Businesses create jobs in anticipation of growing consumer demand and purchasing power. There are over 36M Canadians. If we want to optimize our economic growth we could ensure all 36M are included in that growth and can participate in the economy without precarity. Being unable to escape poverty even while working is not only inhumane: it's also a huge opportunity cost for Ontario and Canada's businesses.
Those who have the least, spend the most by share of income. Cash from a basic income will go right back into local businesses. This approach is proven. The Bank of Canada Governor Stephen Poloz in 2017 credited the Canada Child Benefit, which is a cash transfer program giving up to $541.33 per child per month to families with children, as having been the reason for a 0.5% increase in GDP,20 which appears correlated to dislodging a multi-year flat line in unemployment rate.21
As for objections around cost, several funding models are available. For instance, a three percent increase in GST federally has been projected as the net cost to pay for a basic income, and that sounds like a good deal to us.22 A three percent increase in GST could be the backbone of a major economic stimulus while simultaneously ending poverty.
Debates around basic income seem to center around ideological approaches to welfare reform. We believe in the potential for basic income to replace inefficient welfare programs, encourage work, and eliminate the welfare trap. We believe it is better that people decide how to spend their assistance rather than government bureaucrats, which is why basic income is pro-free market.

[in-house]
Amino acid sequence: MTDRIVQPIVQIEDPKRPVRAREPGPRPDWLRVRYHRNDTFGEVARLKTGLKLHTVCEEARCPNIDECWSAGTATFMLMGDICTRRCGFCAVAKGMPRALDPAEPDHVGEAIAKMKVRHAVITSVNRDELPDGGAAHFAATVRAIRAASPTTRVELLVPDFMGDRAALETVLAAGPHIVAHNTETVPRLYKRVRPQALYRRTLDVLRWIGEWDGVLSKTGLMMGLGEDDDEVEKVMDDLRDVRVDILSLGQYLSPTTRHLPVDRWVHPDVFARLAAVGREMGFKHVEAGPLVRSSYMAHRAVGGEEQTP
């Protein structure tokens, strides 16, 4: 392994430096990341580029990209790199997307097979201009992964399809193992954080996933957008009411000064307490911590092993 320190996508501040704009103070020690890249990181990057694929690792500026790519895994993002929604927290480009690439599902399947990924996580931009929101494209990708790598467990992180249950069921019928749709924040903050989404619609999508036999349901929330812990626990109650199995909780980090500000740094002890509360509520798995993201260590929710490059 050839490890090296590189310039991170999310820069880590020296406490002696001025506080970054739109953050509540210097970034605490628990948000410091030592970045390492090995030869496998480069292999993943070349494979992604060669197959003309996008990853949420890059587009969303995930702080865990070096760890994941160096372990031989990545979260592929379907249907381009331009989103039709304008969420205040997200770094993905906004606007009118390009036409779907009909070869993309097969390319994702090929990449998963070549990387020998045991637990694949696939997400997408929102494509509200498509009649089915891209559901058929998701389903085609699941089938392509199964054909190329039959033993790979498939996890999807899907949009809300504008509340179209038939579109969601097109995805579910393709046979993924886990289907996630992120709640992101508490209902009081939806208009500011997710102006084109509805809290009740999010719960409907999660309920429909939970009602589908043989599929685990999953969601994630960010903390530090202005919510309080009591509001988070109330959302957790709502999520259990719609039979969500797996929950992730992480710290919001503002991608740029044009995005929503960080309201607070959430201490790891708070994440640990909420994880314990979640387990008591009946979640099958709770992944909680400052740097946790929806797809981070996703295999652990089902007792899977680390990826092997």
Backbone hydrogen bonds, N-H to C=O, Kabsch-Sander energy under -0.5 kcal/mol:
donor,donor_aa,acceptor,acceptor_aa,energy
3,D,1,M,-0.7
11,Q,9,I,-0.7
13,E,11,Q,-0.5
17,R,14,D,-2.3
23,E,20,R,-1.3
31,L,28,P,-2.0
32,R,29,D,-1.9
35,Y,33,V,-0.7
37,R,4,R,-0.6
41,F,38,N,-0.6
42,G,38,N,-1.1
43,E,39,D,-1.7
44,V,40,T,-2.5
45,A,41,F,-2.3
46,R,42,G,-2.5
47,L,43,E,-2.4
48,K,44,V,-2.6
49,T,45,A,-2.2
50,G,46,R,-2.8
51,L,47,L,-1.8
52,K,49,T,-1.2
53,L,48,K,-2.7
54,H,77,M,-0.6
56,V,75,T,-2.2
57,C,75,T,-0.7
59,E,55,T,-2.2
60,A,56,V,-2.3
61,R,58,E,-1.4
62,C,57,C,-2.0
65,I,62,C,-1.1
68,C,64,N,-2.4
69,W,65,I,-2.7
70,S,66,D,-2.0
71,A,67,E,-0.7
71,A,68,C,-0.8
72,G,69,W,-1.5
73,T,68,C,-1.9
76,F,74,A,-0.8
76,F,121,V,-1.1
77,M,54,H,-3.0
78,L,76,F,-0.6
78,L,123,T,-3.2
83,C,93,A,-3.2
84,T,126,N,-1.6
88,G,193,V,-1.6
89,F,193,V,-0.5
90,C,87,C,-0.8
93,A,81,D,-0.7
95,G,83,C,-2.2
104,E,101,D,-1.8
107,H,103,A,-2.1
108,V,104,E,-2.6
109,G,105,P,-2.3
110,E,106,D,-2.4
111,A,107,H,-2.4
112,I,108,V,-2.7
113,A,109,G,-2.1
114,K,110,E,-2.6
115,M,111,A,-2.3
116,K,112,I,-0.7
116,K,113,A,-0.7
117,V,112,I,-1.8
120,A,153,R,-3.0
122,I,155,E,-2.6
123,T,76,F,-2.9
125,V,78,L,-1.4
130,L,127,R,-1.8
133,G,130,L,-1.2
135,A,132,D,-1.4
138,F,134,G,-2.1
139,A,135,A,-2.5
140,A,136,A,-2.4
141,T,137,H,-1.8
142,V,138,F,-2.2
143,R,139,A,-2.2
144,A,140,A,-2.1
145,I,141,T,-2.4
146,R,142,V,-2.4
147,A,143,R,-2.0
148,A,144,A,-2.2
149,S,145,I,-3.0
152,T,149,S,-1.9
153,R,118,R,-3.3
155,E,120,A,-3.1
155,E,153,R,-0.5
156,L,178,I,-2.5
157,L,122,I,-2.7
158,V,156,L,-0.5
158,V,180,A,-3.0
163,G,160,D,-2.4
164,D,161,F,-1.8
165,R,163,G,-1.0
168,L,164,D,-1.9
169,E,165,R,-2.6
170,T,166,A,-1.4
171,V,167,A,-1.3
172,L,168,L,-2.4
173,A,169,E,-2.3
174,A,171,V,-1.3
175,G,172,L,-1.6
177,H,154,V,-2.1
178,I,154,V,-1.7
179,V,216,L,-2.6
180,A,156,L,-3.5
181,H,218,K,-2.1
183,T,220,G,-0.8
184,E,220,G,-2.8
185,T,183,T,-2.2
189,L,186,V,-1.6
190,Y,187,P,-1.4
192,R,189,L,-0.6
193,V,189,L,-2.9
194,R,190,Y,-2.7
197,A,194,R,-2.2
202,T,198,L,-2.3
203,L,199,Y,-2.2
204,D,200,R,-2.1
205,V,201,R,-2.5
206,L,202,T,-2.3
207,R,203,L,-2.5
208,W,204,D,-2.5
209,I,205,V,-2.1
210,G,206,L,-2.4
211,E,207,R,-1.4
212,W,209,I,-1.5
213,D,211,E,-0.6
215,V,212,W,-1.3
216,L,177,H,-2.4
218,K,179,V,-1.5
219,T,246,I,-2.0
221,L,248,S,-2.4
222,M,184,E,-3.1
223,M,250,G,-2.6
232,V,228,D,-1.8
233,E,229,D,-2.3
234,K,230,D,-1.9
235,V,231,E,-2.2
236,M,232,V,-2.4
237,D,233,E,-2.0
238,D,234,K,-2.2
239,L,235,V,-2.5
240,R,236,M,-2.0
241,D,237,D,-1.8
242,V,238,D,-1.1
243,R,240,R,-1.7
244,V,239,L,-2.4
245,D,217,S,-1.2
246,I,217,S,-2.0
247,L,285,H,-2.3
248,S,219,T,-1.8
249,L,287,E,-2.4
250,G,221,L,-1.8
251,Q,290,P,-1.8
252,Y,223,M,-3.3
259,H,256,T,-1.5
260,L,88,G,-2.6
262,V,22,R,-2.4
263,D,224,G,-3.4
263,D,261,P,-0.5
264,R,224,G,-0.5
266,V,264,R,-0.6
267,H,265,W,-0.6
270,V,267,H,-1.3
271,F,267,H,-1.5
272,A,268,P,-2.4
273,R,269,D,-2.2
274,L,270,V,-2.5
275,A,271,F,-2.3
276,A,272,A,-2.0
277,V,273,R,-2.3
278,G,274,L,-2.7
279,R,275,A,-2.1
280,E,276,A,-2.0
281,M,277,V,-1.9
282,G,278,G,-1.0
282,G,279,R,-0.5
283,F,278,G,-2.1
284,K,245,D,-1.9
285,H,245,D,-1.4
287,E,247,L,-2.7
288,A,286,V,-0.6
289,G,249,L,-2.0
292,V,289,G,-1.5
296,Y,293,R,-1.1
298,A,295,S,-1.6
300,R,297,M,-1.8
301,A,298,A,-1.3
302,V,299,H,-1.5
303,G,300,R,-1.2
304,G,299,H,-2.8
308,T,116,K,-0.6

We feel basic income would also be more effective than minimum wage increases or worker subsidy programs which exist in Canada, the US, and the UK.23 Unlike those programs, a basic income would compensate for unpaid forms of work such as caregiving, community service, and entrepreneurship. It would also reduce personal risks associated with taking time to retrain or relocating to find jobs. Basic income reduces stress, improving health24 and reducing crime,25 all which are good for society. Rural areas and small towns would also be the biggest winners economically, from a basic income.26
If the Ford government truly believes that basic income will discourage work, then you should allow the pilot program to continue so can have data on your side. If however it encourages work, then this idea is one that all parties can build off. We have no partiality to the scheme designed by the previous Ontario government, but we do feel it is good enough to test the main theses of basic income.
While other governments all over the world are beginning to design their own programs, ours is already running, making Ontario a world leader. The results of this experiment once complete will inform policy decisions all over the world.
As business leaders, we urge you to reverse this decision to cancel the basic income pilot program.
Co-Authored: Floyd Marinescu CEO of C4Media Inc., and Paul Vallée CEO of Pythian Inc.
Signed: 120 Canadian CEOs, Private Business Owners, Presidents and Cofounders.